Susan’s academic hopes will be dashed by an unplanned pregnancy, and she marries Roy and drops out of her English Lit course at university and goes full-time at the haberdashers until their daughter Honey is born. Things begin to get a bit complicated for all: the shop is sold, Roy gets a shock from old girlfriend Josie, Norma marries a bounder who drops dead, leaving her a rich widow and we begin to realise that it’s a small world in Brankham, situated right next door to the university, where Susan gets a job in the Estates department, when Norma gets involved again – and those midlife crises begin to loom.

Covering over thirty years of ‘friendship’ right up to the opening weeks of the pandemic, Stibbe packs an awful lot into this novel. The comedy is edgier, reflecting the age of the narrator, Susan, than the light-hearted youthful antics of Lizzie Vogel. Susan is clever, but a practical sort, who will make the best of everything. Norma reminded me of Mitford’s ‘Bolter’, flitting in and out, going from affair to affair, marriage to marriage, knowing that Susan will be there for her. I love campus novels, and the fictional University of Rutland is surely inspired by David Lodge’s own Midlands uni, Rummidge, a hotbed of academic mediocrity and sparring dons which needs to level up. Professor Willoughby, the VC, however comes across as a good man, a trier, if out of his depth – he needs a good PA to do the job with him.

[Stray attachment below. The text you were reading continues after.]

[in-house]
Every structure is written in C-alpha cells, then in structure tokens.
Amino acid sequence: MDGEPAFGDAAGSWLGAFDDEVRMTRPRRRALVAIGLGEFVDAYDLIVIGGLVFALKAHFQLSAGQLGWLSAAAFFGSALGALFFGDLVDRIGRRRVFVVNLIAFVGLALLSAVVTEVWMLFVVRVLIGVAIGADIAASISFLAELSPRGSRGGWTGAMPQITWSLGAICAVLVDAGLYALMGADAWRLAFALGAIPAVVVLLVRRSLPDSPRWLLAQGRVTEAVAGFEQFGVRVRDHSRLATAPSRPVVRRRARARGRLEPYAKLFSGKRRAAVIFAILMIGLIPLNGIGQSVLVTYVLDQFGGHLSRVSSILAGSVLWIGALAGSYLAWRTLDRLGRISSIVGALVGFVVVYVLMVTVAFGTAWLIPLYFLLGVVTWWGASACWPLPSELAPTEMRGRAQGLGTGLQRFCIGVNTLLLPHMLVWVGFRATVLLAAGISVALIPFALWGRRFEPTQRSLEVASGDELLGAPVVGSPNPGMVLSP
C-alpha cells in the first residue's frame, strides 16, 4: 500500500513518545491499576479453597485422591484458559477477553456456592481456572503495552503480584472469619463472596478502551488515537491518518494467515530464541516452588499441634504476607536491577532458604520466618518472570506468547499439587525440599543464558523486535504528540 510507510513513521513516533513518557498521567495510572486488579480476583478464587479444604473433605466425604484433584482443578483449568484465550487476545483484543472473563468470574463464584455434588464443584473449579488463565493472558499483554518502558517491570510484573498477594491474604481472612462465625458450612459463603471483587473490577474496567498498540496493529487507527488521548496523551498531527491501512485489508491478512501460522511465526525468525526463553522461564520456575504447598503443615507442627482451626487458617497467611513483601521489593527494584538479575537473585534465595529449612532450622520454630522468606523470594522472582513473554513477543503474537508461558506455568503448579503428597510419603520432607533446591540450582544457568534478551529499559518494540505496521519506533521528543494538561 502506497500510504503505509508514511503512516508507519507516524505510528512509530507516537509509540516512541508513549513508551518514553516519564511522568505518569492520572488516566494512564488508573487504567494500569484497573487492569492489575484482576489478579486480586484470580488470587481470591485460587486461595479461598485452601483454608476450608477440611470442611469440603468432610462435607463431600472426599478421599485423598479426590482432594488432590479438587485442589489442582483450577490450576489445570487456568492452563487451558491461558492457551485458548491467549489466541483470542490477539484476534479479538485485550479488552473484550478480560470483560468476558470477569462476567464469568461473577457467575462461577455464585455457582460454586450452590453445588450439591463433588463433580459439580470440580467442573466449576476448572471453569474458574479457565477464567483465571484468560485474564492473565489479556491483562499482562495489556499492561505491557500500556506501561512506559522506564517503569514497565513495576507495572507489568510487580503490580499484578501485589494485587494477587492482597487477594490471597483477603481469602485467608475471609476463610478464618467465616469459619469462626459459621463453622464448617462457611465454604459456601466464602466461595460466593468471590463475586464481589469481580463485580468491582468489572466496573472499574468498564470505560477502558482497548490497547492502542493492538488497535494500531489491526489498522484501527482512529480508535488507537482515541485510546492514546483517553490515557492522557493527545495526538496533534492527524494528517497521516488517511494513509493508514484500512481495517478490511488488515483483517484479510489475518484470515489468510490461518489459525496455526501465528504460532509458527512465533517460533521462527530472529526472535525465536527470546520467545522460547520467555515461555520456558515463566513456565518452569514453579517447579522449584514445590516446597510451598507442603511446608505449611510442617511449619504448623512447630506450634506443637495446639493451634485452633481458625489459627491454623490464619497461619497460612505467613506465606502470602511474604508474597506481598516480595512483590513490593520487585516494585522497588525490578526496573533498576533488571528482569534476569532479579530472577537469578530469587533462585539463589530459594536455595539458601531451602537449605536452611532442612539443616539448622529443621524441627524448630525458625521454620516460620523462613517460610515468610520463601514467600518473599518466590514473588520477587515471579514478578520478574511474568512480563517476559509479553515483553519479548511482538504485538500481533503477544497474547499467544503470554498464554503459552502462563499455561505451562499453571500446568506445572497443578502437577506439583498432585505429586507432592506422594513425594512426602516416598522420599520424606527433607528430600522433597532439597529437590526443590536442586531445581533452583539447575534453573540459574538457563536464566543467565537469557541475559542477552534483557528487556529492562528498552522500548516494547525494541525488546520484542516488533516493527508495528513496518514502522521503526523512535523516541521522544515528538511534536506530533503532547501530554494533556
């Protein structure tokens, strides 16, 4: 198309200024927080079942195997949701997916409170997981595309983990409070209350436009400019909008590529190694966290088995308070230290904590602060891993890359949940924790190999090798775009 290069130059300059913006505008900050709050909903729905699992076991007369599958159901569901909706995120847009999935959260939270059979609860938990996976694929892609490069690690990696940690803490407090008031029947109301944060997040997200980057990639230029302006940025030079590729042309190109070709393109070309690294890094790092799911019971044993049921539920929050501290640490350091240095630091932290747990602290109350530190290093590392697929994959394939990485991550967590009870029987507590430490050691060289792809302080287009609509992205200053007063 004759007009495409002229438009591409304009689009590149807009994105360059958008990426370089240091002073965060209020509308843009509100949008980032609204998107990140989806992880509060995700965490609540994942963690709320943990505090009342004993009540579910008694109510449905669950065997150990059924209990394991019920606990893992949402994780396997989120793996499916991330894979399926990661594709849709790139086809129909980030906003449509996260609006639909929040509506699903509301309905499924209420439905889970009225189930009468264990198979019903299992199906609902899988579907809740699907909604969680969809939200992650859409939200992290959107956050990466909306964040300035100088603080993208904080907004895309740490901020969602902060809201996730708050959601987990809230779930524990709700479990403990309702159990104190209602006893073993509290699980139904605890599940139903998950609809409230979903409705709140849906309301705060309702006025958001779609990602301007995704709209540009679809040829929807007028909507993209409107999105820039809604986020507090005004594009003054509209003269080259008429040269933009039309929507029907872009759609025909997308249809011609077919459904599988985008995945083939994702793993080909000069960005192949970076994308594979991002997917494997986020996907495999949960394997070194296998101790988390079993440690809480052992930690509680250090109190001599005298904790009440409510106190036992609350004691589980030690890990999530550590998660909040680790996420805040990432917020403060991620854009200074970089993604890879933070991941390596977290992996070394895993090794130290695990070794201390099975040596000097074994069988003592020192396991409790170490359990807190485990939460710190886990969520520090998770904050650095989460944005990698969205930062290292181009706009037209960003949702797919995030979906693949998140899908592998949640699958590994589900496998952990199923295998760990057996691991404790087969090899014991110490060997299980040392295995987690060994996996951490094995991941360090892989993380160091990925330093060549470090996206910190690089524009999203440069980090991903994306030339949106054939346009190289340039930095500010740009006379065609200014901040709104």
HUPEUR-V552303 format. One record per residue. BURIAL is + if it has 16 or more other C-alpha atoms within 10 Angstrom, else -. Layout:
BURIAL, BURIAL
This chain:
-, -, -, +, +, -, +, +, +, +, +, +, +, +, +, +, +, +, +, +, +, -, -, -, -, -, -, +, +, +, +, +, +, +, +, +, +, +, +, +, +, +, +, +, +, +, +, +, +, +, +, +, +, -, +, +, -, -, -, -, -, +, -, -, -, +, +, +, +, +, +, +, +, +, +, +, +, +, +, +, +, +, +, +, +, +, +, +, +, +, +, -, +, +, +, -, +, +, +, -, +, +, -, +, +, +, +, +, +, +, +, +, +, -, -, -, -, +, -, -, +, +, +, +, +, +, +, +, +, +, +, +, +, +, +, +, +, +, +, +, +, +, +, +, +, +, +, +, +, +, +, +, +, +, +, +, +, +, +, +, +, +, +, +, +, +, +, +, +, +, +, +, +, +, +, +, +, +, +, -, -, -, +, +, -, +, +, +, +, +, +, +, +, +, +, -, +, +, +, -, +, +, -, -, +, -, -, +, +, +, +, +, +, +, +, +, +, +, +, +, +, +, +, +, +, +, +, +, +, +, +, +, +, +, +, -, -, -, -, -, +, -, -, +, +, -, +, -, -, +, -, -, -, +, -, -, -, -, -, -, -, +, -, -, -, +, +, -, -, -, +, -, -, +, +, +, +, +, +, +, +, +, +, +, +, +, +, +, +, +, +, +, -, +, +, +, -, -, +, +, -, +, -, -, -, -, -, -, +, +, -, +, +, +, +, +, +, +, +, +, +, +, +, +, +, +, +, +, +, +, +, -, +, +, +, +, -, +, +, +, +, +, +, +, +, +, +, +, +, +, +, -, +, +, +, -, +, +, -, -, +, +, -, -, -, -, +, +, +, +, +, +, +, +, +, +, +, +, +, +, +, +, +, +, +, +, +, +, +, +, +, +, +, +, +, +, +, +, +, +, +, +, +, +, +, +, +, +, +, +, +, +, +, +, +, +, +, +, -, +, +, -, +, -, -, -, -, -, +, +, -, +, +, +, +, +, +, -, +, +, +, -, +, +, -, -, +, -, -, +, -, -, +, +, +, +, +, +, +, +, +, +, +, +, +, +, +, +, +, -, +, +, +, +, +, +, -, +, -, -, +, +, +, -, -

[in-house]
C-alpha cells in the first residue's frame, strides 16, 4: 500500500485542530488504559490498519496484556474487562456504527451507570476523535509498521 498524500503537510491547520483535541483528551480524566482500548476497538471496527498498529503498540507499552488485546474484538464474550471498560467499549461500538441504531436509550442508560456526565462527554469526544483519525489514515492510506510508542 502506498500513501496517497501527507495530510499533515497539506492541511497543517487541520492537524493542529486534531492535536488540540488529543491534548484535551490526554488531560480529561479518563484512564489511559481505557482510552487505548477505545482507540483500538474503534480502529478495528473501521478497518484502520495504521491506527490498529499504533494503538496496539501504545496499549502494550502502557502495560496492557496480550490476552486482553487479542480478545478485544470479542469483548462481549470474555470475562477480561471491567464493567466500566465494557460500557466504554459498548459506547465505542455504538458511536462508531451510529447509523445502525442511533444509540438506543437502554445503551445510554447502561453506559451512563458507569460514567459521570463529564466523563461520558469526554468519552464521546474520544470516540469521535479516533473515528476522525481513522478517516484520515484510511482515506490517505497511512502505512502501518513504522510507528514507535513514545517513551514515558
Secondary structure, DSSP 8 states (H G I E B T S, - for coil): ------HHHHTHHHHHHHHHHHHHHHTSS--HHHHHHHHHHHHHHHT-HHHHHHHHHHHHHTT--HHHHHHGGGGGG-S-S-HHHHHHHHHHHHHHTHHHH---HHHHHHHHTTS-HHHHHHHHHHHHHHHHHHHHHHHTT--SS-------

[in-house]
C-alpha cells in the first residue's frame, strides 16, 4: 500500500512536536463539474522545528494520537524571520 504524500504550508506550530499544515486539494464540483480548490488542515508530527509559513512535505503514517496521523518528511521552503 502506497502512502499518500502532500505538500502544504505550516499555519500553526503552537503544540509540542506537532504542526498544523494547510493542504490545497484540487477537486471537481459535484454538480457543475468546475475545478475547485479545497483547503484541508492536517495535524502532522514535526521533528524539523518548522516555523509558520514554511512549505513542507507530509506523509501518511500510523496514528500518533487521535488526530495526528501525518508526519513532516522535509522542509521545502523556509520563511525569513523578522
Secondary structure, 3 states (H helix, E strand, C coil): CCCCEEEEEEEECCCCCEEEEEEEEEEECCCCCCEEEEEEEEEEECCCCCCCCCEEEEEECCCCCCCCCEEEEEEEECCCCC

This novel had some super funny moments, but also plenty of bittersweetness. As I mentioned above, there is a sharpness to the text that comes from Susan’s thwarted ambition and unequal relationship with her erstwhile best friend. It was great to see Honey come into her own as she grows up, and she helps to provide the tragicomic climax and explain the novel’s title. This novel is yet another development in Stibbe’s writing career, and I will certainly carry on reading her.

Source: Review copy – thank you. Penguin Viking hardback, 369 pages. BUY at Blackwell’s via my affiliate link.